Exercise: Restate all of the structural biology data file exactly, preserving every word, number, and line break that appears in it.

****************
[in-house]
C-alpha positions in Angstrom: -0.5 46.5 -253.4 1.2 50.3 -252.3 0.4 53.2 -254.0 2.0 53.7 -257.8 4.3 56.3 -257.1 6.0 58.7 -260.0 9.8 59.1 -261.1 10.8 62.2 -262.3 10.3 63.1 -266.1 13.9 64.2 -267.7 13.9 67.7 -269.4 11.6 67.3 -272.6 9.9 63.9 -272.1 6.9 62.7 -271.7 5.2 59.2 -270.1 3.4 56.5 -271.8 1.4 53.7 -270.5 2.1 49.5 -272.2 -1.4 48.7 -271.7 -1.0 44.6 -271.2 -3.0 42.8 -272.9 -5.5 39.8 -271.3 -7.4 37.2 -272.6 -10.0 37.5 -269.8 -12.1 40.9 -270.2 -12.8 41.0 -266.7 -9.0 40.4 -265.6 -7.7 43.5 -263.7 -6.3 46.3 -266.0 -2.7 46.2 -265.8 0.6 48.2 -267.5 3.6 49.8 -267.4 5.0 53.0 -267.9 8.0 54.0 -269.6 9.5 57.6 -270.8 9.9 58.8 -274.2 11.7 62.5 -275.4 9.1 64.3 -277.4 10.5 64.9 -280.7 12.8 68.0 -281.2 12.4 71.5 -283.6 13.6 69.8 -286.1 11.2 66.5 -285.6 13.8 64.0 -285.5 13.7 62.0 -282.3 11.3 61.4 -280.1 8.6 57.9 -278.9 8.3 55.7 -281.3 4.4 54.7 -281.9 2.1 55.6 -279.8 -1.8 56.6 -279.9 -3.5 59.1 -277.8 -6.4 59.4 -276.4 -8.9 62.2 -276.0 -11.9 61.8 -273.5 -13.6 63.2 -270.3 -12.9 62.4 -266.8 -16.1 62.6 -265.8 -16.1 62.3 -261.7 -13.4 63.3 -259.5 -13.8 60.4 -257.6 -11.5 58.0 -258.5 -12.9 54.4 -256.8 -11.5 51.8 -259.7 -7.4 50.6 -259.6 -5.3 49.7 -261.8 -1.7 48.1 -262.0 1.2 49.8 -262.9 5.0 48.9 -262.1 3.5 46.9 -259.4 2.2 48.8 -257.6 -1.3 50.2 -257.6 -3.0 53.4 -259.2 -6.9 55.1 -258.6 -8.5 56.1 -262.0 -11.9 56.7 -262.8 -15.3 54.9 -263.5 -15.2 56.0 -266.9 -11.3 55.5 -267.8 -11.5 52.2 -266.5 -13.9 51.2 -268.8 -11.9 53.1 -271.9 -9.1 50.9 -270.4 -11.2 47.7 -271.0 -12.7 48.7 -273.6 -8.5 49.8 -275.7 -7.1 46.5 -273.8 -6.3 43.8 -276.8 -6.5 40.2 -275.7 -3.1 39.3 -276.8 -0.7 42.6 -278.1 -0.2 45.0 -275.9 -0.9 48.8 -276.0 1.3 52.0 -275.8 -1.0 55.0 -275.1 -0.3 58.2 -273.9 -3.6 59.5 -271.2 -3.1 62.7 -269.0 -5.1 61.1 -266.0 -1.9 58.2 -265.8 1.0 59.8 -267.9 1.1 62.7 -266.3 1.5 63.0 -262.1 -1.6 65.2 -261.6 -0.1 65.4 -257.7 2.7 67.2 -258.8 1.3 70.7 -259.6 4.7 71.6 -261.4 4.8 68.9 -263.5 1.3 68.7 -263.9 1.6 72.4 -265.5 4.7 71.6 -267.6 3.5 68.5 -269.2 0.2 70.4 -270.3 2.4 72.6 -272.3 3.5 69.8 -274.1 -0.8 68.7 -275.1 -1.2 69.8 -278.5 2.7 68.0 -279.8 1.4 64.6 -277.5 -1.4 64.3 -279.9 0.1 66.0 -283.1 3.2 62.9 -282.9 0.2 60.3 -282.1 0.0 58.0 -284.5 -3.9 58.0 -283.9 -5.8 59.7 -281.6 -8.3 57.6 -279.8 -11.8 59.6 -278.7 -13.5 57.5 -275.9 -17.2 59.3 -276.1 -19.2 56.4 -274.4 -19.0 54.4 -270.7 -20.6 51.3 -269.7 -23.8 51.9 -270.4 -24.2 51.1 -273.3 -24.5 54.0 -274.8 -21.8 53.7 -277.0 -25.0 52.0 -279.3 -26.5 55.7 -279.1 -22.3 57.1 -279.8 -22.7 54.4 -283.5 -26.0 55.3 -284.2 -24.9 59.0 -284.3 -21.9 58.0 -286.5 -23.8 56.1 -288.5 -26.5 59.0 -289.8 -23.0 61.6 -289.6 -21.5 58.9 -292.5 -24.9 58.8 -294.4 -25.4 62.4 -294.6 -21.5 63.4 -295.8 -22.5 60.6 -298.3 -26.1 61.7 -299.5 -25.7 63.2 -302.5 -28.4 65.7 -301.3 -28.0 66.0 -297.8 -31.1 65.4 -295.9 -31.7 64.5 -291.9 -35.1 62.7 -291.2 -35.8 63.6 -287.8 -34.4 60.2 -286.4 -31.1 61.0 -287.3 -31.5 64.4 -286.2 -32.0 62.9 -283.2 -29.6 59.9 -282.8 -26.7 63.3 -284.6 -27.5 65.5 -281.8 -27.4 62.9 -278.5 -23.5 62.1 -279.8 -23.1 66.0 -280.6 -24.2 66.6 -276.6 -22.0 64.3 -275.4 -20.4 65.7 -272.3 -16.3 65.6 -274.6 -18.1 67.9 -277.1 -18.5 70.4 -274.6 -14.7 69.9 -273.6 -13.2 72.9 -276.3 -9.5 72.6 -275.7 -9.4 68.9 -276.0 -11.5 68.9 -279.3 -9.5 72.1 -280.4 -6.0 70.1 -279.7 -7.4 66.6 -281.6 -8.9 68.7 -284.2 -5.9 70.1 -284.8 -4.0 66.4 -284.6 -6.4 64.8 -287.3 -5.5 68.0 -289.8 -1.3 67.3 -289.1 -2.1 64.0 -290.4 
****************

[in-house]
C-alpha positions in Angstrom: -0.5 46.5 -253.4 1.2 50.3 -252.3 0.4 53.2 -254.0 2.0 53.7 -257.8 4.3 56.3 -257.1 6.0 58.7 -260.0 9.8 59.1 -261.1 10.8 62.2 -262.3 10.3 63.1 -266.1 13.9 64.2 -267.7 13.9 67.7 -269.4 11.6 67.3 -272.6 9.9 63.9 -272.1 6.9 62.7 -271.7 5.2 59.2 -270.1 3.4 56.5 -271.8 1.4 53.7 -270.5 2.1 49.5 -272.2 -1.4 48.7 -271.7 -1.0 44.6 -271.2 -3.0 42.8 -272.9 -5.5 39.8 -271.3 -7.4 37.2 -272.6 -10.0 37.5 -269.8 -12.1 40.9 -270.2 -12.8 41.0 -266.7 -9.0 40.4 -265.6 -7.7 43.5 -263.7 -6.3 46.3 -266.0 -2.7 46.2 -265.8 0.6 48.2 -267.5 3.6 49.8 -267.4 5.0 53.0 -267.9 8.0 54.0 -269.6 9.5 57.6 -270.8 9.9 58.8 -274.2 11.7 62.5 -275.4 9.1 64.3 -277.4 10.5 64.9 -280.7 12.8 68.0 -281.2 12.4 71.5 -283.6 13.6 69.8 -286.1 11.2 66.5 -285.6 13.8 64.0 -285.5 13.7 62.0 -282.3 11.3 61.4 -280.1 8.6 57.9 -278.9 8.3 55.7 -281.3 4.4 54.7 -281.9 2.1 55.6 -279.8 -1.8 56.6 -279.9 -3.5 59.1 -277.8 -6.4 59.4 -276.4 -8.9 62.2 -276.0 -11.9 61.8 -273.5 -13.6 63.2 -270.3 -12.9 62.4 -266.8 -16.1 62.6 -265.8 -16.1 62.3 -261.7 -13.4 63.3 -259.5 -13.8 60.4 -257.6 -11.5 58.0 -258.5 -12.9 54.4 -256.8 -11.5 51.8 -259.7 -7.4 50.6 -259.6 -5.3 49.7 -261.8 -1.7 48.1 -262.0 1.2 49.8 -262.9 5.0 48.9 -262.1 3.5 46.9 -259.4 2.2 48.8 -257.6 -1.3 50.2 -257.6 -3.0 53.4 -259.2 -6.9 55.1 -258.6 -8.5 56.1 -262.0 -11.9 56.7 -262.8 -15.3 54.9 -263.5 -15.2 56.0 -266.9 -11.3 55.5 -267.8 -11.5 52.2 -266.5 -13.9 51.2 -268.8 -11.9 53.1 -271.9 -9.1 50.9 -270.4 -11.2 47.7 -271.0 -12.7 48.7 -273.6 -8.5 49.8 -275.7 -7.1 46.5 -273.8 -6.3 43.8 -276.8 -6.5 40.2 -275.7 -3.1 39.3 -276.8 -0.7 42.6 -278.1 -0.2 45.0 -275.9 -0.9 48.8 -276.0 1.3 52.0 -275.8 -1.0 55.0 -275.1 -0.3 58.2 -273.9 -3.6 59.5 -271.2 -3.1 62.7 -269.0 -5.1 61.1 -266.0 -1.9 58.2 -265.8 1.0 59.8 -267.9 1.1 62.7 -266.3 1.5 63.0 -262.1 -1.6 65.2 -261.6 -0.1 65.4 -257.7 2.7 67.2 -258.8 1.3 70.7 -259.6 4.7 71.6 -261.4 4.8 68.9 -263.5 1.3 68.7 -263.9 1.6 72.4 -265.5 4.7 71.6 -267.6 3.5 68.5 -269.2 0.2 70.4 -270.3 2.4 72.6 -272.3 3.5 69.8 -274.1 -0.8 68.7 -275.1 -1.2 69.8 -278.5 2.7 68.0 -279.8 1.4 64.6 -277.5 -1.4 64.3 -279.9 0.1 66.0 -283.1 3.2 62.9 -282.9 0.2 60.3 -282.1 0.0 58.0 -284.5 -3.9 58.0 -283.9 -5.8 59.7 -281.6 -8.3 57.6 -279.8 -11.8 59.6 -278.7 -13.5 57.5 -275.9 -17.2 59.3 -276.1 -19.2 56.4 -274.4 -19.0 54.4 -270.7 -20.6 51.3 -269.7 -23.8 51.9 -270.4 -24.2 51.1 -273.3 -24.5 54.0 -274.8 -21.8 53.7 -277.0 -25.0 52.0 -279.3 -26.5 55.7 -279.1 -22.3 57.1 -279.8 -22.7 54.4 -283.5 -26.0 55.3 -284.2 -24.9 59.0 -284.3 -21.9 58.0 -286.5 -23.8 56.1 -288.5 -26.5 59.0 -289.8 -23.0 61.6 -289.6 -21.5 58.9 -292.5 -24.9 58.8 -294.4 -25.4 62.4 -294.6 -21.5 63.4 -295.8 -22.5 60.6 -298.3 -26.1 61.7 -299.5 -25.7 63.2 -302.5 -28.4 65.7 -301.3 -28.0 66.0 -297.8 -31.1 65.4 -295.9 -31.7 64.5 -291.9 -35.1 62.7 -291.2 -35.8 63.6 -287.8 -34.4 60.2 -286.4 -31.1 61.0 -287.3 -31.5 64.4 -286.2 -32.0 62.9 -283.2 -29.6 59.9 -282.8 -26.7 63.3 -284.6 -27.5 65.5 -281.8 -27.4 62.9 -278.5 -23.5 62.1 -279.8 -23.1 66.0 -280.6 -24.2 66.6 -276.6 -22.0 64.3 -275.4 -20.4 65.7 -272.3 -16.3 65.6 -274.6 -18.1 67.9 -277.1 -18.5 70.4 -274.6 -14.7 69.9 -273.6 -13.2 72.9 -276.3 -9.5 72.6 -275.7 -9.4 68.9 -276.0 -11.5 68.9 -279.3 -9.5 72.1 -280.4 -6.0 70.1 -279.7 -7.4 66.6 -281.6 -8.9 68.7 -284.2 -5.9 70.1 -284.8 -4.0 66.4 -284.6 -6.4 64.8 -287.3 -5.5 68.0 -289.8 -1.3 67.3 -289.1 -2.1 64.0 -290.4 